Warriors Power Struggle; Stanford Band; Rafael Furcal
One of the unfortunate hallmarks of the Chris Cohan ownership, one that puts him in the Bay Area Hall of Shame with Al Davis, John York and Lew Wolff, is his penchant for putting his San Luis Obispo buddies into positions of power.
Rowell is the latest. He’s had two goals, to solidify his position – his full-page picture in the media guide is ahead of bios for Cohan, Mullin and Don Nelson – and to protect Cohan’s pocketbook, even if it hurts the team. That’s brought him into direct conflict with Mullin, who is trying to put together a strong team.
The first conflict was over Baron Davis. With his injury history, it certainly wouldn’t have been a good idea to give Davis the five-year contract he sought, but he and Mullin were apprently talking about a more reasonable two-year deal. Several people have said Davis was ready to sign, the latest being former Warrior Gilbert Arenas, who said he had talked to Davis the night before free agency opened and Davis had told him he was staying in Oakland. But the deal with the Warriors wasn’t made – you don’t have to be an Einstein to figure out that Rowell wouldn’t approve it – and Davis bolted for the Clippers. He got the five-year deal he wanted, but when Elton Brand left, he found himself with a miserable team.
Meanwhile, the Warriors had no point guard. The plan to put Monta Ellis at the point, though he has been an erratic ballhandler in his short career, had to be junked when Ellis had a moped accident which has kept him out of the action.
Rowell, protecting the owner’s pocketbook again, moved to dock Ellis’s pay and has even threatened to fine Ellis even more. Mullin has opposed that because he knows, from his own playing experience, that it’s very shortsighted to alienate a player you think is going to be a big part of your future.
Having lost those two battles, Mullin appeared to be on the way out, especially when Larry Riley, Nelson’s closest coaching buddy, replaced Pete D’Allesandro as assistant general manager, obviously in position to take over when Mullin was fired. (Nelson’s position in this intrigue is not clear because he and Mullin have always been close. I don’t agree with the supposition that Nelson wants to control everything, as he did in his previous stint with the Warriors, because Mullin has made the trades he’s
wanted. How much more could he get with Riley?)
But now, Mullin has produced an apparent coup, getting rid of malcontent Al Harrington, who wasn’t even playing, for Crawford, who appears to be just what they need, a point guard who is also a scoring threat.
The Knicks were willing to trade Crawford because they’re trying to clear cap room for the LeBron James sweepstakes, when he becomes a free agent.
Mullin is trying to build a Warriors team which can be competitive for a playoff spot in the Western Conference. Crawford should be a big help immediately and will be an even bigger help when Ellis returns and can play his natural role as a shooting guard.
Mullin has made his mistakes since he’s been in charge of basketball operations, but he’s also made some great moves, including a midseason trade for Davis and another midseason trade that got rid of two players who didn’t fit Nelson’s system, Mike Dunleavy and Troy Murphy, and brought in Harrington and Stephen Jackson. Harrington had been a disappointment but Jackson has been a key figure in the Warriors’ resurgence.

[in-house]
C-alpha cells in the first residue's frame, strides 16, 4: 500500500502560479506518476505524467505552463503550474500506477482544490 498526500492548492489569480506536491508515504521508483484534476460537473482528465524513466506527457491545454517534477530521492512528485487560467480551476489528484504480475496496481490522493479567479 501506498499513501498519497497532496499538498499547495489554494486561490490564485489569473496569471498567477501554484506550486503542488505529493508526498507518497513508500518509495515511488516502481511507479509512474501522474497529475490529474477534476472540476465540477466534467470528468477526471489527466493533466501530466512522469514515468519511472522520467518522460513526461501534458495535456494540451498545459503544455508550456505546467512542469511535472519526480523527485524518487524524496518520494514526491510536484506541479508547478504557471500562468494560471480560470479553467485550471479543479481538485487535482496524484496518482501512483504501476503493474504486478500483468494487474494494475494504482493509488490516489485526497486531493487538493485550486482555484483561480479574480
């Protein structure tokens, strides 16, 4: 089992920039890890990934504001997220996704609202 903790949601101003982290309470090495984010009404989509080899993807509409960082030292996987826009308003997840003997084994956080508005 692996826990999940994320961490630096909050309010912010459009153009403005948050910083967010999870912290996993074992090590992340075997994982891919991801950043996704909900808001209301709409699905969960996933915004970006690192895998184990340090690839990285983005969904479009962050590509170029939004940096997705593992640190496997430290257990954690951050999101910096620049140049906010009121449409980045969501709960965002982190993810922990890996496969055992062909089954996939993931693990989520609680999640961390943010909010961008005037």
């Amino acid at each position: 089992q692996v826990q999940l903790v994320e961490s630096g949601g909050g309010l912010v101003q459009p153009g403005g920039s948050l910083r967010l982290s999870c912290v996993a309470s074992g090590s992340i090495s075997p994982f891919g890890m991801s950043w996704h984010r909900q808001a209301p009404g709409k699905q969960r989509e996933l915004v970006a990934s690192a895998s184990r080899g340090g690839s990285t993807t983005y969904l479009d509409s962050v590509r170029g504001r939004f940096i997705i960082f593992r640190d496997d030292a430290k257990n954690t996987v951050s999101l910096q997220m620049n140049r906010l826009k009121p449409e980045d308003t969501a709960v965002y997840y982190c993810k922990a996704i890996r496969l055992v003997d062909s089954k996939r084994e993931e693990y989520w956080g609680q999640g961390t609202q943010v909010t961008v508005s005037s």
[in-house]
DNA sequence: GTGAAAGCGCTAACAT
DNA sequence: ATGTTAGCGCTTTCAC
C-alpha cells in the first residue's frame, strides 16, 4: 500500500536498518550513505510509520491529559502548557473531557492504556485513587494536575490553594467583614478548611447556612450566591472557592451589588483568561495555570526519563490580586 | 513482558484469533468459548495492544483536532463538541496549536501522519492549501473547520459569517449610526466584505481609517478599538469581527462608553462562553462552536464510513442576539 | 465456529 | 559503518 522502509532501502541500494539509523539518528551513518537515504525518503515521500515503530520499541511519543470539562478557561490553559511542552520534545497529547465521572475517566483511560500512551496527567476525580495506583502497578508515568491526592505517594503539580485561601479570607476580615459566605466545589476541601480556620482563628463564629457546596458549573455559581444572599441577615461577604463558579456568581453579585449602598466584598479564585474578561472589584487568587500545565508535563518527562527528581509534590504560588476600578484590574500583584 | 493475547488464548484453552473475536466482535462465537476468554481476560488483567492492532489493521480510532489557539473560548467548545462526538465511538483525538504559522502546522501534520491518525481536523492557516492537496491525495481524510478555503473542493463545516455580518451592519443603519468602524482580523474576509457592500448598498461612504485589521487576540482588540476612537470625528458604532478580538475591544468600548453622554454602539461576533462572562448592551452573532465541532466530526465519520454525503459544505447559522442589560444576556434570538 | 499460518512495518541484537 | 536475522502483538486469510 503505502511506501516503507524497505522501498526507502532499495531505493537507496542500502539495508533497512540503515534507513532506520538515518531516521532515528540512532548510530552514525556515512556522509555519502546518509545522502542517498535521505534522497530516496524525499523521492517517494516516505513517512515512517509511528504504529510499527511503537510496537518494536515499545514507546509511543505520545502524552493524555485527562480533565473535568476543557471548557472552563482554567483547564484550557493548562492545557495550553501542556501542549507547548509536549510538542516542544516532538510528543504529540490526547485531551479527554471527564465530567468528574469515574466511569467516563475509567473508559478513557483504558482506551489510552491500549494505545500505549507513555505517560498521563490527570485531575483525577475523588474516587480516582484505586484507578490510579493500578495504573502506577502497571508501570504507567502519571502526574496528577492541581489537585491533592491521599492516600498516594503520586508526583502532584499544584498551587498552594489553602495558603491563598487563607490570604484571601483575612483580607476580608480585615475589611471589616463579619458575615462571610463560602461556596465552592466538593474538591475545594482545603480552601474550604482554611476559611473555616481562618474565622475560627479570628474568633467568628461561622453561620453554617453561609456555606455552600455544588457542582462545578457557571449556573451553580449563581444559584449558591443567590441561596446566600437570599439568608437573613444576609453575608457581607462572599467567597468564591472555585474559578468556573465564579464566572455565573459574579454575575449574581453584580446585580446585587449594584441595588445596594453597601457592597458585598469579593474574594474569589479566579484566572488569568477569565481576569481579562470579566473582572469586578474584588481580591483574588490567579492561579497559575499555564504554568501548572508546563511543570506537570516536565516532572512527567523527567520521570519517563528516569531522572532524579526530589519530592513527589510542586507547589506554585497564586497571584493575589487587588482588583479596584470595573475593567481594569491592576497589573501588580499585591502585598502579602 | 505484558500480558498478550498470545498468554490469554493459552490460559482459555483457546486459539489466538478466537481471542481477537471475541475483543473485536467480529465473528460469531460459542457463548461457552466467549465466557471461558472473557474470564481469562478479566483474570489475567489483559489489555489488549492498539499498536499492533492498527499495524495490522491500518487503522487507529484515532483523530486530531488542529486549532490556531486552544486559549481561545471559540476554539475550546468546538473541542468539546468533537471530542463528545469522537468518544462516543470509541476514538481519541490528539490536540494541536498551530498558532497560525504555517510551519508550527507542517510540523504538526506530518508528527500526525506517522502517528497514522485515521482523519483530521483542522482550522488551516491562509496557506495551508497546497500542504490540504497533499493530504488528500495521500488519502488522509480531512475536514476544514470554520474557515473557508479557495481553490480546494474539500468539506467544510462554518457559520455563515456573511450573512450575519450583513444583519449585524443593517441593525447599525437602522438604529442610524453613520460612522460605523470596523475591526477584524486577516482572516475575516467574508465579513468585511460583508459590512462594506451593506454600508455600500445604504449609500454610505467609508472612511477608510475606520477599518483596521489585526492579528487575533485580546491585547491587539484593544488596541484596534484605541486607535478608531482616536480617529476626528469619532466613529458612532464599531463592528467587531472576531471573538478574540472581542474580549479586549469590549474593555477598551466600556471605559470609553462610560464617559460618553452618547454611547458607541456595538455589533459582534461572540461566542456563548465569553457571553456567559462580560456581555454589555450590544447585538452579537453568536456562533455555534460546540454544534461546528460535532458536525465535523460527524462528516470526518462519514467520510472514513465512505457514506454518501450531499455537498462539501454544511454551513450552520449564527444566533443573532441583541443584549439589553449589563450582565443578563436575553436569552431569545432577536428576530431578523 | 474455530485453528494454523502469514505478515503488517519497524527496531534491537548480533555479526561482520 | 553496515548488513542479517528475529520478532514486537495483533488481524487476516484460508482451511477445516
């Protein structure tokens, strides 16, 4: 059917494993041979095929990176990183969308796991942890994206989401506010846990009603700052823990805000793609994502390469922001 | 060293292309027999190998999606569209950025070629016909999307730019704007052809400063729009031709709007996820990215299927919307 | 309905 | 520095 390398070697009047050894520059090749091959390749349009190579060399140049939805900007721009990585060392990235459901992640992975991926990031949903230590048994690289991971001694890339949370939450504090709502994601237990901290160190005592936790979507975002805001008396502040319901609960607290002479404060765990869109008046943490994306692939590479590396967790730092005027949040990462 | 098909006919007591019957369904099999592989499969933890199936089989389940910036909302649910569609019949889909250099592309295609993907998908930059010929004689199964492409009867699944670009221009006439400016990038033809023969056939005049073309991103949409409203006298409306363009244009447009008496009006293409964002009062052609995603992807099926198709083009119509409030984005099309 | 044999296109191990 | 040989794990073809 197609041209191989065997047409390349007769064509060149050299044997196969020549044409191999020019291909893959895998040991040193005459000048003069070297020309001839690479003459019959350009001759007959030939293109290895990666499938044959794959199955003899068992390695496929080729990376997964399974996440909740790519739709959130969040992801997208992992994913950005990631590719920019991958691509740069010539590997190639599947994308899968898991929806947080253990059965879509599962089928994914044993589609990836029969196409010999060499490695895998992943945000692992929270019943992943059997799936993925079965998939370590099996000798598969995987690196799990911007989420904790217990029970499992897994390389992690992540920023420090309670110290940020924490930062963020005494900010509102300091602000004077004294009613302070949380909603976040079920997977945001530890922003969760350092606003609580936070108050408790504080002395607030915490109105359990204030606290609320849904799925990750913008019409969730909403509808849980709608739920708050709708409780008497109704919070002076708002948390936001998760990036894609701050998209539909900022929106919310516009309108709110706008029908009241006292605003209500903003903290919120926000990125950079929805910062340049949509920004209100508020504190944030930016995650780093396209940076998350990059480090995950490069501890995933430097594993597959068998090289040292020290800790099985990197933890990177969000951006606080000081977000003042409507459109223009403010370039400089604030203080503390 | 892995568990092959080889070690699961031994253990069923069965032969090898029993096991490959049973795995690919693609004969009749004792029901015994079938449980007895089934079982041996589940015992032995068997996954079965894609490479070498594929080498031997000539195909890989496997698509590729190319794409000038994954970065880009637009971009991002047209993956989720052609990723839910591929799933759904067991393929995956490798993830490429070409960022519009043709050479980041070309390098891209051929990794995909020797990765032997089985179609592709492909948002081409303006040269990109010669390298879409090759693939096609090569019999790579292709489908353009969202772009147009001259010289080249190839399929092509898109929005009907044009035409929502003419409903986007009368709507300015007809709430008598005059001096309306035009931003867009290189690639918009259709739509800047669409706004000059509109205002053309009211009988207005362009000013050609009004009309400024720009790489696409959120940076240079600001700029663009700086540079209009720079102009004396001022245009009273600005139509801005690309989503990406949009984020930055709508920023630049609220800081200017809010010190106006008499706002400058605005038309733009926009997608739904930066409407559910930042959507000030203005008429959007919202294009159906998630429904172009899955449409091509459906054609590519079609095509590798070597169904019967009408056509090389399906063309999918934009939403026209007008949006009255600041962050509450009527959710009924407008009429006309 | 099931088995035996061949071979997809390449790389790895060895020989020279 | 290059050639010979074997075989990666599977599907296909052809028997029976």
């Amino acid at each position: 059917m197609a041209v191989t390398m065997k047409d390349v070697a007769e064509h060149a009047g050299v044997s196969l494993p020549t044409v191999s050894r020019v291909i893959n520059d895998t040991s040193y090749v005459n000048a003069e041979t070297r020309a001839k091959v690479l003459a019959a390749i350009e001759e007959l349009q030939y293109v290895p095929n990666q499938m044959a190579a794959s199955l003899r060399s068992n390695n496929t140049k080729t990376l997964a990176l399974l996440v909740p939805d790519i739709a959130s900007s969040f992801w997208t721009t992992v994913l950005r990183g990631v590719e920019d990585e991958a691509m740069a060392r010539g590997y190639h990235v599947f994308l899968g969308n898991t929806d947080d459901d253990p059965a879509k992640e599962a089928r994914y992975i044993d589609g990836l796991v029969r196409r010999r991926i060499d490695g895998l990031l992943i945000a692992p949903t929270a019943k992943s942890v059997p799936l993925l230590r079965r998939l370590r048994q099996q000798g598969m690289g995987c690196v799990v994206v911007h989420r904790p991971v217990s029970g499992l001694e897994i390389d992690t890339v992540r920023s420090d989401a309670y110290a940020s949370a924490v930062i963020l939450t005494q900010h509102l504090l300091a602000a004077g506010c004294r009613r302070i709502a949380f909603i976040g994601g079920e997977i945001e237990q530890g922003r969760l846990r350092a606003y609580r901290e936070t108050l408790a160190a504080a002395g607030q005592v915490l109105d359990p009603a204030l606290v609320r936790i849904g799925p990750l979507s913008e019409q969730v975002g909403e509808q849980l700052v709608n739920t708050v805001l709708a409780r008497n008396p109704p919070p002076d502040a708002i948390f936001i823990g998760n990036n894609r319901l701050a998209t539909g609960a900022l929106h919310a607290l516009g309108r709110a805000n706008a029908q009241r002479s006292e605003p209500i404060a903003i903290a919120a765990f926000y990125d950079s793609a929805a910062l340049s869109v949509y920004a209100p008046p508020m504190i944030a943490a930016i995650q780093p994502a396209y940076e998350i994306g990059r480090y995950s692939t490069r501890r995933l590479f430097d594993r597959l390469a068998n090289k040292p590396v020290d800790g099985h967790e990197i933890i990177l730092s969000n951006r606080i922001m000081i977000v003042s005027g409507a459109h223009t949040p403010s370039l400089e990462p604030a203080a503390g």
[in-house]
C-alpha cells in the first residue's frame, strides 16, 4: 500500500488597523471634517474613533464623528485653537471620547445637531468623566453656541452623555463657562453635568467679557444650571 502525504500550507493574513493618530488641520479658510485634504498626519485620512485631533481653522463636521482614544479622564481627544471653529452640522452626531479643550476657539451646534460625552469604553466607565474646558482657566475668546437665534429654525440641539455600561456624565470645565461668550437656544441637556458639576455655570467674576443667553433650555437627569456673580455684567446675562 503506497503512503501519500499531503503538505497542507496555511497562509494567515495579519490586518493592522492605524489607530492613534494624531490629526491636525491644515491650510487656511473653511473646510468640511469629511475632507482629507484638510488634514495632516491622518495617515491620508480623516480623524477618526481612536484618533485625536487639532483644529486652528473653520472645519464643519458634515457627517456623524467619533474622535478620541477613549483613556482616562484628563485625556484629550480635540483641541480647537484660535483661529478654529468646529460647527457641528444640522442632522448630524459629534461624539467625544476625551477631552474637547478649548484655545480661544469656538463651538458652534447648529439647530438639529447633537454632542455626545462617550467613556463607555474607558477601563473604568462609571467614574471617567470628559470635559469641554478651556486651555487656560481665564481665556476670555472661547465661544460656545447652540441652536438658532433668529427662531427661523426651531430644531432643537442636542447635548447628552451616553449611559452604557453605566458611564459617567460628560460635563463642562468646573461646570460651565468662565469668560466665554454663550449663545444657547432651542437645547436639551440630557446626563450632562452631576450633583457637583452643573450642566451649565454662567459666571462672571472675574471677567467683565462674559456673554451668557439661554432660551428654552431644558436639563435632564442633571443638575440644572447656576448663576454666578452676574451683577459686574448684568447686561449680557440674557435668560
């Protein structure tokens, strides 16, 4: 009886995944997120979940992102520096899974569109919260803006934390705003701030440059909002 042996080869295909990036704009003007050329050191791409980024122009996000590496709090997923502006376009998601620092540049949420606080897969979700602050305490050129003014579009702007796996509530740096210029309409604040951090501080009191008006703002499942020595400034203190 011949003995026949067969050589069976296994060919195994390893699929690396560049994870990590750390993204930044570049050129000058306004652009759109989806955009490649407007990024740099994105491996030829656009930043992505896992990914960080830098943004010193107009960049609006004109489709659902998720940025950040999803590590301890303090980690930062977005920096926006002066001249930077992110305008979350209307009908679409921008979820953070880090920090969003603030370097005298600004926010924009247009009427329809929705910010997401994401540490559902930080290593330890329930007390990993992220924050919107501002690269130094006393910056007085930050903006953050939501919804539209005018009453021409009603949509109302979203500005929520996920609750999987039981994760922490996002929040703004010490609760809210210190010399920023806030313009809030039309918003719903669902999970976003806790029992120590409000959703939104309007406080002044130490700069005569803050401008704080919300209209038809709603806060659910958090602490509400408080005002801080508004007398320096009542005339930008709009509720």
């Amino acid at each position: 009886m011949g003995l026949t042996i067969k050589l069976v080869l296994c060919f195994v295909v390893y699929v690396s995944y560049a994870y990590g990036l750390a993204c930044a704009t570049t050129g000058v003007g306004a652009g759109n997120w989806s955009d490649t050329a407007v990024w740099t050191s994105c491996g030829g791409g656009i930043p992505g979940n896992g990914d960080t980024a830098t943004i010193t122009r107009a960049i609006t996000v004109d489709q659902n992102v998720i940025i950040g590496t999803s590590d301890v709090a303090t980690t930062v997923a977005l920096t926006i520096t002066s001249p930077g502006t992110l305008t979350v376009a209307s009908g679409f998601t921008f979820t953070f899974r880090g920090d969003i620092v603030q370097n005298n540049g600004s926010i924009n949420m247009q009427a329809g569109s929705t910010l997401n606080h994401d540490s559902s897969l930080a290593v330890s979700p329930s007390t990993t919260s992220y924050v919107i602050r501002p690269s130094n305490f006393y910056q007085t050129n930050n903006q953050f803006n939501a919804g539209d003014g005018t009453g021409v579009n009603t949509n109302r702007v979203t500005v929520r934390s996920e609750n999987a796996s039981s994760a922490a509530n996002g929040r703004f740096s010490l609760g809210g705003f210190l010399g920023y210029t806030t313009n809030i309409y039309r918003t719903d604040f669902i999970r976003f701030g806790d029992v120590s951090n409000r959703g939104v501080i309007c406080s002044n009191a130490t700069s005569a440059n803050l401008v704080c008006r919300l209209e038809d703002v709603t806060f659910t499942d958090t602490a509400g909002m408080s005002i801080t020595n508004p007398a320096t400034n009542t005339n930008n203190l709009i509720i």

His drafts have focused on big players. The steadily improving Andris Biedrins has become a fixture in the middle, starting the season with 10 straight games in which he had a double-double, scoring and rebounding in double figures. Everybody thinks this year’s No. 1, Anthony Randolph, is a star in the making and last year’s No. 1, Brandon Wright, is a solid player, though it’s sometimes hard to tell because Nelson doesn’t like to play the young bigs.
Will this be enough to save Mullin? Probably not. It’s hard to win a power struggle if your opponent has the owner’s ear, even if his victory would be counter-productive for the Warriors.
GIVE ‘EM THE HOOK: The Stanford band put on another tasteless display at halftime of the Big Game, a “humorous” skit about earthquakes. Since I live virtually on top of the same fault that runs under Memorial Stadium, you’ll pardon me for not laughing.
The Stanford band was a breath of fresh air in the tightly-wound ‘60s, but their time has long since passed. Now, it’s just an embarrassment. They’ve had episodes of drunkenness and they’ll never play again at Notre Dame because of their sacrilegious taunts of the Catholic Church. I’m not a supporter of the Catholic Church – I think the church in California should be reclassified as a Political Action Committee for its campaign for Proposition 8 – but the band went much too far, as usual.
The Stanford administration should just pull the plug on this sorry group.
NFL TELECASTS: Since both pro teams were on the road last Sunday, I watched them on TV and was tortured by constant updates from other games, in addition to the endless streaming of scores and statistics at the bottom of the screen.
Has it ever occurred to TV executives that the viewers who turn into a game actually want to watch that game? The halftime reports give them ample chances to catch up with the other games.
FREE AGENCY: Shortstop Rafael Furcal, though he’s 33 and coming off a year in which he was injured and played only 36 games, will probably get offers from the A’s, Giants and Atlanta Braves.
My money is on the Giants because they’ll overpay. It’s what Brian Sabean always does.
E-MAIL: Once again, I remind readers to clean out your accounts so when I reply to your e-mail, it can be delivered.
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